Thank you for convening us. I am very pleased to join my fellow colleagues here today. It is greatly empowering to be with you all. I strongly feel that we can establish a Women Leaders’ Network, which can bring us together, not just for one-off meetings, but to act as a force to ensure real actions to achieve gender equality.
I would like to begin by paying my tribute to all the women who are fighting the pandemic from the frontline.
The impacts of COVID have been especially hard for women. Unpaid care work has increased. Gender-based violence has risen. UNICEF anticipates additional ten million child marriages before the end of this decade.
In Bangladesh, emphasis has been laid to empower women. In political empowerment of women, Bangladesh ranked 7th in the world. Increased number of women is joining workforce. Almost 70% of the health care workers are women, and they are in the frontline in the battle against the pandemic. More than 80% of our RMG workers are women. Women constitute the majority in the informal economy. Many of them lost their jobs and income. Two million migrant workers, including women have returned home.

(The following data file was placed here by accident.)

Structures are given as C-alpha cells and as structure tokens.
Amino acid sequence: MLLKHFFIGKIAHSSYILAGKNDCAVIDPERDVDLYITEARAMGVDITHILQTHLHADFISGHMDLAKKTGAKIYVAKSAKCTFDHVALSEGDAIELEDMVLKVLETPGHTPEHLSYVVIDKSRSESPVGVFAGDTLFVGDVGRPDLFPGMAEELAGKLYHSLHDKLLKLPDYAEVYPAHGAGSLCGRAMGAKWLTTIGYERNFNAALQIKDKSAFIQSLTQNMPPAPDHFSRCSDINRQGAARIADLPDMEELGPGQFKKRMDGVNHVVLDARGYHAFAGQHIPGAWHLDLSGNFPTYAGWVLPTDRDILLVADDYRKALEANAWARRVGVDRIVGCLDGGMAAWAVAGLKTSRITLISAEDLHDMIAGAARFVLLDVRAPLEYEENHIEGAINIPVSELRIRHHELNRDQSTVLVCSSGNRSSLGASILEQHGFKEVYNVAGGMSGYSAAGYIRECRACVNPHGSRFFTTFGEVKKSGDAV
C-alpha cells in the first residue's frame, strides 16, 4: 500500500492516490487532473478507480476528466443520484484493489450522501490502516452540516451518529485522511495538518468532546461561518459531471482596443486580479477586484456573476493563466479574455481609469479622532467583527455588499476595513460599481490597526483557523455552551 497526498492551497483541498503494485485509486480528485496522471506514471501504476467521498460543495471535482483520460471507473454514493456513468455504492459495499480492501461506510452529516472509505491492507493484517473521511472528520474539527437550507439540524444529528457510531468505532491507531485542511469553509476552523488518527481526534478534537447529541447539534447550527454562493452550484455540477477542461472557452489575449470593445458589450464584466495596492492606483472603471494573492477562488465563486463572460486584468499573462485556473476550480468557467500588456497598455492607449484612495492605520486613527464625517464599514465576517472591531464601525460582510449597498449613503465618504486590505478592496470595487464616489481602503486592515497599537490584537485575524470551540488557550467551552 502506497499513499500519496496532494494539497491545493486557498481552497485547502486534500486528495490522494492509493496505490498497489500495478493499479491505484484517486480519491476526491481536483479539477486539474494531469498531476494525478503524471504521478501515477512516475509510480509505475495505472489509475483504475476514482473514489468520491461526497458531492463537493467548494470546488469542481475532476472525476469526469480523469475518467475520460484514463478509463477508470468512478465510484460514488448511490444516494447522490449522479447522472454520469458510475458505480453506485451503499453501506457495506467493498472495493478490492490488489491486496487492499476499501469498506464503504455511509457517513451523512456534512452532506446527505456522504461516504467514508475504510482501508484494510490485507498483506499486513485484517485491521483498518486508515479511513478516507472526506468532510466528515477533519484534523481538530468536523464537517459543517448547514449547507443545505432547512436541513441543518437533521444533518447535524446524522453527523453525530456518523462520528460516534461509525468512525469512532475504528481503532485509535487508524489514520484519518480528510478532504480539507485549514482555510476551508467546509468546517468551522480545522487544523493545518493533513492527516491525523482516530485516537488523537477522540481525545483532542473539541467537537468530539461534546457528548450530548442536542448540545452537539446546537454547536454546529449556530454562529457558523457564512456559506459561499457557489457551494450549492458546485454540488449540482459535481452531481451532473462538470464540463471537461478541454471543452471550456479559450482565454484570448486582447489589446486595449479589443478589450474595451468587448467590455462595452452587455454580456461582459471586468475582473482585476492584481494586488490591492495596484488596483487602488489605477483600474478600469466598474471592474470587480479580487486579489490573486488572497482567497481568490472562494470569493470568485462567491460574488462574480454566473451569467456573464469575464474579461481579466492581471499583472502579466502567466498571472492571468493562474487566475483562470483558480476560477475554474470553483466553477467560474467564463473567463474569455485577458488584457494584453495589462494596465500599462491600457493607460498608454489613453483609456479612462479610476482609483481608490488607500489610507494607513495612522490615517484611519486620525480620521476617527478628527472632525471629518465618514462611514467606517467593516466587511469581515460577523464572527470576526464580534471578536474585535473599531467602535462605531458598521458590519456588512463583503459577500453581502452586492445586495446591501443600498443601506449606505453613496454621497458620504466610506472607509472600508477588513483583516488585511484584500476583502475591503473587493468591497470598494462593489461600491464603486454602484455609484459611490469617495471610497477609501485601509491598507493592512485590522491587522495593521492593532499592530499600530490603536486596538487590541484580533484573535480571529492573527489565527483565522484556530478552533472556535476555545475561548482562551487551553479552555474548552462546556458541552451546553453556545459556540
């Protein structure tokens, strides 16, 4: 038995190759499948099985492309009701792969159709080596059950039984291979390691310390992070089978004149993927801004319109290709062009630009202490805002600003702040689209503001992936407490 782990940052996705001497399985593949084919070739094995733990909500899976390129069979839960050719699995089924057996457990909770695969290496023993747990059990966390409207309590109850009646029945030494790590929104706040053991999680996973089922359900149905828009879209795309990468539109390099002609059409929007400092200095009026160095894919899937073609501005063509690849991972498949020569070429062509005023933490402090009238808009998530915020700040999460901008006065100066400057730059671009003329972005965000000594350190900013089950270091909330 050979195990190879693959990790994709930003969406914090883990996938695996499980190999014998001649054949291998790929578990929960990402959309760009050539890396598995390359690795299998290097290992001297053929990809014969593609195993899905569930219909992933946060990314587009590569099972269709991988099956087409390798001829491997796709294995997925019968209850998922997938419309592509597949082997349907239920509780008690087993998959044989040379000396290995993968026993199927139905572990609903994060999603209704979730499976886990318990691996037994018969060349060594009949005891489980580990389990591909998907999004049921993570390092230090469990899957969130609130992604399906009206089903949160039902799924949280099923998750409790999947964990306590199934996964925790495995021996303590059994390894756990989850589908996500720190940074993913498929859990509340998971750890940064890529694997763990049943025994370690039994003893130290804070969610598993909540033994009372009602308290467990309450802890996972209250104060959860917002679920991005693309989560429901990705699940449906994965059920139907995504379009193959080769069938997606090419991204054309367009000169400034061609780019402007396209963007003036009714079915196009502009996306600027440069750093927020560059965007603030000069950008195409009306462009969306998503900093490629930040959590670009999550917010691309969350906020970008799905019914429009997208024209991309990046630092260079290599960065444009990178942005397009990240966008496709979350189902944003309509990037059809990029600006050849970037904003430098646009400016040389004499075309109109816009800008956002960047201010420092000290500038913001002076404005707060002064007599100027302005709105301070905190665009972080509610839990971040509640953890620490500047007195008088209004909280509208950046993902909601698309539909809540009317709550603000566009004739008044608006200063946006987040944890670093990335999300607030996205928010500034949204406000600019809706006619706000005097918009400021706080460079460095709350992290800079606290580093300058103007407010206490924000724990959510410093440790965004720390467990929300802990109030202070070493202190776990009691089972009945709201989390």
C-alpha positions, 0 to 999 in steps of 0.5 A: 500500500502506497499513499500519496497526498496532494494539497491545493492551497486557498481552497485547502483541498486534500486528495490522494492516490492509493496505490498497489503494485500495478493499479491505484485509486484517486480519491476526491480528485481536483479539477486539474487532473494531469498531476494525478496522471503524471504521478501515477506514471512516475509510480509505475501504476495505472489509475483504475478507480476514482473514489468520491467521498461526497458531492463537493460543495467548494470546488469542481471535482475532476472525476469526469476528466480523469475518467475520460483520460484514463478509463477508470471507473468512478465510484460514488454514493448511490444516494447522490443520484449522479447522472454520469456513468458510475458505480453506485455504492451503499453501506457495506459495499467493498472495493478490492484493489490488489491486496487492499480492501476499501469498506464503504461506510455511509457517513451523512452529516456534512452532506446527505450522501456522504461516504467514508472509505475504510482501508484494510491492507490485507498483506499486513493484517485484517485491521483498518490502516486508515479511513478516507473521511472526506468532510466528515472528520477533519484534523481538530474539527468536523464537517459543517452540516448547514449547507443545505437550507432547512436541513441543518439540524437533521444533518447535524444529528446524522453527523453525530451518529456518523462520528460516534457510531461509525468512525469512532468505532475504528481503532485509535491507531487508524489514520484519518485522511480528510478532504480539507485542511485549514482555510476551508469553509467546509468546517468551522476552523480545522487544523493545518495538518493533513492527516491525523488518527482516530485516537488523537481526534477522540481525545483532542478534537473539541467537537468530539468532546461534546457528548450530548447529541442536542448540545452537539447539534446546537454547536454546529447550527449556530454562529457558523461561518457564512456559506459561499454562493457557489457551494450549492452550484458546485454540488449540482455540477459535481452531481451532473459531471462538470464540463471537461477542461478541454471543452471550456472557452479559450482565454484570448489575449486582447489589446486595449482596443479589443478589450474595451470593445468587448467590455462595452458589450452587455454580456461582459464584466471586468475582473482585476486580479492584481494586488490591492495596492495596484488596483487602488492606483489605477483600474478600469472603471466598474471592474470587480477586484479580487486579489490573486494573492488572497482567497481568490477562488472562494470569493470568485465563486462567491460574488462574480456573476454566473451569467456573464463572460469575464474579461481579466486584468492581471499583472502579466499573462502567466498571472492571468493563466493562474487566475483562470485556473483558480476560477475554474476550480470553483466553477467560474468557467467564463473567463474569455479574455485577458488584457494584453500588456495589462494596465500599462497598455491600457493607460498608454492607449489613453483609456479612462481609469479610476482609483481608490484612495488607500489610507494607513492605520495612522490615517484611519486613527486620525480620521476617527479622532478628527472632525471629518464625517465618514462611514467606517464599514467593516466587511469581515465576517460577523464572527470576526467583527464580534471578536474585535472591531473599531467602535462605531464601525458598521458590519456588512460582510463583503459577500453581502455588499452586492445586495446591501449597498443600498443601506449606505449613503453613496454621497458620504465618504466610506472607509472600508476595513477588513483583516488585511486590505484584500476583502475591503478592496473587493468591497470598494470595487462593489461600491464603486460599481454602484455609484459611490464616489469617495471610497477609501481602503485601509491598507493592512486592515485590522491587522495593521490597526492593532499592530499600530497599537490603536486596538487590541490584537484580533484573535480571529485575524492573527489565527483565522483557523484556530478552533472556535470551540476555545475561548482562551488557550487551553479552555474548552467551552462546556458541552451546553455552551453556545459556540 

Our hard-earned progress is at risk of rollback. We need to act urgently to stop this. For that, we must place women at the front and center of COVID recovery.
In Bangladesh, to keep our economy afloat in the pandemic, we announced 28 stimulus packages worth 14.6 billion US dollars. Our social safety net programmes have been expanded to cover 11 million people, most of whom are women and children.
We made special allocation for women-led SME sector; introduced special skill projects in all districts, and announced interest-free mortgage and loan facilities for women entrepreneurs.
Our 333 ‘helpline’ is saving many women and girls from violence and child marriage.
At the commemoration of the 25th anniversary of the Beijing Conference, I pledged to raise women’s participation in the workforce to 50:50 by 2041. Recently at the Generation Equality Forum Paris, I committed to ensuring gender equality in ICT sector by 2041. I stand by those commitments.
Allow me to highlight three points:
First: I commend you for founding the Advisory Board on Gender Equality. This now needs to be localized. We need gender champions at every level, especially at the grass roots level, and we can lead by example.
Second: Women-led organizations need to be nurtured and supported with sufficient political and financial means. The UN has an important role in supporting such efforts.
Finally: I invite you to convene a leaders’ summit to reinforce our common agenda for gender equality. All leaders – not just us – should join and present concrete commitments for advancing gender equality.
I thank you all.